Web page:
Paper Flags

Call Nathan Ambrosioni a wunderkind. By the time he was 16, the young filmmaker had already written, starred in and directed two impressive horror features, Hostile and Therapy. His latest drama, Paper Flags, sees the filmmaker, now 19, branch out. Aside from smartly not casting himself as one of the leads, he strays away from schlock, delivering a relatively straightforward, robust drama of familial bonds, acutely-observed and impressively acted – and made with the assurance of someone twice his age. At this rate, Nathan’s work will be winning awards in Cannes in no time.

Having spent 12 years in prison, Paper Flags’ protagonist, Vincent (Guillaume Gouix), comes to stay with his younger sister, Charlie (Noémie Merlant). “After the first seven years you don’t feel much,” Vincent tells her about being locked away. “After ten, even less.” A broke graphic artist and cashier at the local grocery store, Charlie lives in an empty house with “drab furniture,” “like it doesn’t belong to anyone.” She makes it clear to Vincent that he needs to find gainful employment if he wants to keep staying with her.

Haunted by his past, Vincent tries to enjoy freedom, jogging through the countryside and playing basketball with the locals…”

Haunted by his past, Vincent tries to enjoy freedom, jogging through the countryside and playing basketball with the locals. Prone to wild temper swings, he scares Charlie, yet he also loves her unconditionally. They reminisce about their past. She patiently guides him through the irritating job application process, and when he finally lands one, he gradually assumes the caretaker role. An unexpected visitor on Charlie’s birthday sends emotions spiraling out of control.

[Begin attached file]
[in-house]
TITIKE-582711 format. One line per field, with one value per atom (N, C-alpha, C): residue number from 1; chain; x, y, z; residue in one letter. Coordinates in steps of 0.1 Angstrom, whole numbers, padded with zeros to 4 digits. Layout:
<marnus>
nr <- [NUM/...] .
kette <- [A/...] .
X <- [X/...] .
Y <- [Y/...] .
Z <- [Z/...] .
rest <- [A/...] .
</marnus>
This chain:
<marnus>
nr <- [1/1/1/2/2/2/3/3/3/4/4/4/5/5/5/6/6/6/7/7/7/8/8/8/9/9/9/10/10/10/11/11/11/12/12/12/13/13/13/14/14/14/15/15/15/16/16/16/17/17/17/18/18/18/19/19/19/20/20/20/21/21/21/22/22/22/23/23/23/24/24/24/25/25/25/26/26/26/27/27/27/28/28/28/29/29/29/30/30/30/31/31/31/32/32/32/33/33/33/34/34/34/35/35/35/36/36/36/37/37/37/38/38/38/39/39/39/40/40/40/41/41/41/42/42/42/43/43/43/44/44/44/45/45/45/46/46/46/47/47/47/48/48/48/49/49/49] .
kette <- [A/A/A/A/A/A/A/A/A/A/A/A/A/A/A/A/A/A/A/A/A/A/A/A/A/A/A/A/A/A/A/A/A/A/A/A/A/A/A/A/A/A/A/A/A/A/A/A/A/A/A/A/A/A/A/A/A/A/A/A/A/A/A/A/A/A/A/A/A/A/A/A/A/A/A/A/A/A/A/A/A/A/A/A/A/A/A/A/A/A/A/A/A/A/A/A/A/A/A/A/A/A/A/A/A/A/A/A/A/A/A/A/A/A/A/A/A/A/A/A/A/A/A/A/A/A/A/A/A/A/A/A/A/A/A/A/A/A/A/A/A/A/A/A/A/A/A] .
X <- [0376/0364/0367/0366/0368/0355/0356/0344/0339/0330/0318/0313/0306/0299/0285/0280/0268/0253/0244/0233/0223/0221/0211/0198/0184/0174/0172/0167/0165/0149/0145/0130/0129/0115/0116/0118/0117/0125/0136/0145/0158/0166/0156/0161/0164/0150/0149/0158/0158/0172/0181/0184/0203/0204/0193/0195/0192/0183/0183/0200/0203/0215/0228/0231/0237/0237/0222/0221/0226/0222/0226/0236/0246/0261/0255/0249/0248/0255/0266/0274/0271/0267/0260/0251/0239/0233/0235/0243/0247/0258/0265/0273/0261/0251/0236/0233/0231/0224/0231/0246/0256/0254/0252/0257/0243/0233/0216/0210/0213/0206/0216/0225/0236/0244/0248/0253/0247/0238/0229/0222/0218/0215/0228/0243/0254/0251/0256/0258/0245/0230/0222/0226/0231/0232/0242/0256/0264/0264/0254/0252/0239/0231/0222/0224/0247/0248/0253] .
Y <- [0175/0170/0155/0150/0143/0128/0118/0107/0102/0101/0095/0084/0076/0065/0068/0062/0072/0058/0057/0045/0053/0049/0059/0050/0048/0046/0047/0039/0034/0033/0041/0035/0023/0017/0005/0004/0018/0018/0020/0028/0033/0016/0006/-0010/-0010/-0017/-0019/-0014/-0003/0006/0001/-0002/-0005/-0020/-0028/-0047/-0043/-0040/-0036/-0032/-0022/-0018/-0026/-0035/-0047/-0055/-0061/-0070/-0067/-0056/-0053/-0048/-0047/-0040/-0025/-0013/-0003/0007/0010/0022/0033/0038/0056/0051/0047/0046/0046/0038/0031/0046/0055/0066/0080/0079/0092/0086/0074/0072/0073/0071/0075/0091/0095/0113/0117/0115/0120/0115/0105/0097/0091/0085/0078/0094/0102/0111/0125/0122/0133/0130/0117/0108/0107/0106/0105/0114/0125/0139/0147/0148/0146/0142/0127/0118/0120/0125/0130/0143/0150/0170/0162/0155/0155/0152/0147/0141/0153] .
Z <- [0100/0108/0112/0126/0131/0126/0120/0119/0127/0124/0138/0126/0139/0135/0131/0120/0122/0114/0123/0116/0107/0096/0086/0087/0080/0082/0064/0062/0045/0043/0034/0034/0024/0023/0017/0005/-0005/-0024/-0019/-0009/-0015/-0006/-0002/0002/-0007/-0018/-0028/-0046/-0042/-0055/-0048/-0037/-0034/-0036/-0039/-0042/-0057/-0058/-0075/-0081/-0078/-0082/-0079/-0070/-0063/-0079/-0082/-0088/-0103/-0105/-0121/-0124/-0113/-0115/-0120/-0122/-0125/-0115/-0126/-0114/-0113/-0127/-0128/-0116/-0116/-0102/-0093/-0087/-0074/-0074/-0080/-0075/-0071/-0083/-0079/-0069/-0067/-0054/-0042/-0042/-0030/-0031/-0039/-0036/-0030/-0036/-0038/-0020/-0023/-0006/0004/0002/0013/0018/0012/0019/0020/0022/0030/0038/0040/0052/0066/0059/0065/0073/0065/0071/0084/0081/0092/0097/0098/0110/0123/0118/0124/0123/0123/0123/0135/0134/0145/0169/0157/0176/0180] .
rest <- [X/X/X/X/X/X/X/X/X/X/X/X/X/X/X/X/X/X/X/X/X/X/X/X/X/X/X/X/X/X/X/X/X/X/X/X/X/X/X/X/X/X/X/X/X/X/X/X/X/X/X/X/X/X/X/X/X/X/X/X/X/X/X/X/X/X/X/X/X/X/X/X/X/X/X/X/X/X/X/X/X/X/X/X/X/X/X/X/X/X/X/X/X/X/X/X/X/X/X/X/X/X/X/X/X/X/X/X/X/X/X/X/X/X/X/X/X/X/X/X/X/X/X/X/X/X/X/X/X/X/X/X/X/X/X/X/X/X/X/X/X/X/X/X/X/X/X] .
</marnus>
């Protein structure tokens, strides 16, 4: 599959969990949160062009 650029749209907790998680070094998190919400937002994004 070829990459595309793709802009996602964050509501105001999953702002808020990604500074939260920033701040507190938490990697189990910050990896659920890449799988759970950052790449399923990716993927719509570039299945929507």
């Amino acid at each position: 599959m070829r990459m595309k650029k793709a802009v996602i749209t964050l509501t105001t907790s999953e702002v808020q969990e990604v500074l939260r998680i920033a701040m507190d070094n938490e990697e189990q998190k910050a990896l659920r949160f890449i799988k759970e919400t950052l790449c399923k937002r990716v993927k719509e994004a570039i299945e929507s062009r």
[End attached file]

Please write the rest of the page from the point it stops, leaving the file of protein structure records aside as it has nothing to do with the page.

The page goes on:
Guillaume Gouix effectively conveys the disconnection Vincent feels to the world, to his own feelings. When he unleashes bouts of fury, you understand what’s spawned them. The chemistry between the two leads sparks and goes a long way in anchoring the film in real tenderness, emphasized through the smallest of gestures and glances. Noémie Merlant is a young actress to watch, providing a nuanced performance, particularly in the last, tender scene involving a phone call in a car.

“…the filmmaker deftly handles the emotional ups and downs of intensely-charged sequences.”

Ambrosioni captures some terrific little moments, such as Vincent’s confusion at a couple taking a selfie, his own cellphone being 12 years old. Whether it’s Vincent’s outburst at a restaurant or Charlie being embarrassed by him at a bar, the filmmaker deftly handles the emotional ups and downs of intensely-charged sequences. Raphaël Vandenbussche’s cinematography basks the majority of Paper Flags in orange, amber and brown hues, complementing its despondent-but-warm mood.

Ambrosioni’s film is about freedom and the means of attaining it, and about kindness and familial bonds. Sure, it may not be as deeply profound as it set out to be, but the mere fact that this low-key drama brings to mind the Dardenne brothers’ (or Ken Loach’s) probing studies of the lower-middle classes makes the fact that a teenager directed it that much more stunning. Nathan is undoubtedly heading in the right direction.

Paper Flags (2018) Written and Directed by Nathan Ambrosioni. Starring Noémie Merlant, Guillaume Gouix, Alysson Paradis, Sébastien Houbani, Jérôme Kircher. Paper Flag screened at the 2019 San Francisco International Film Festival.

8 out of 10

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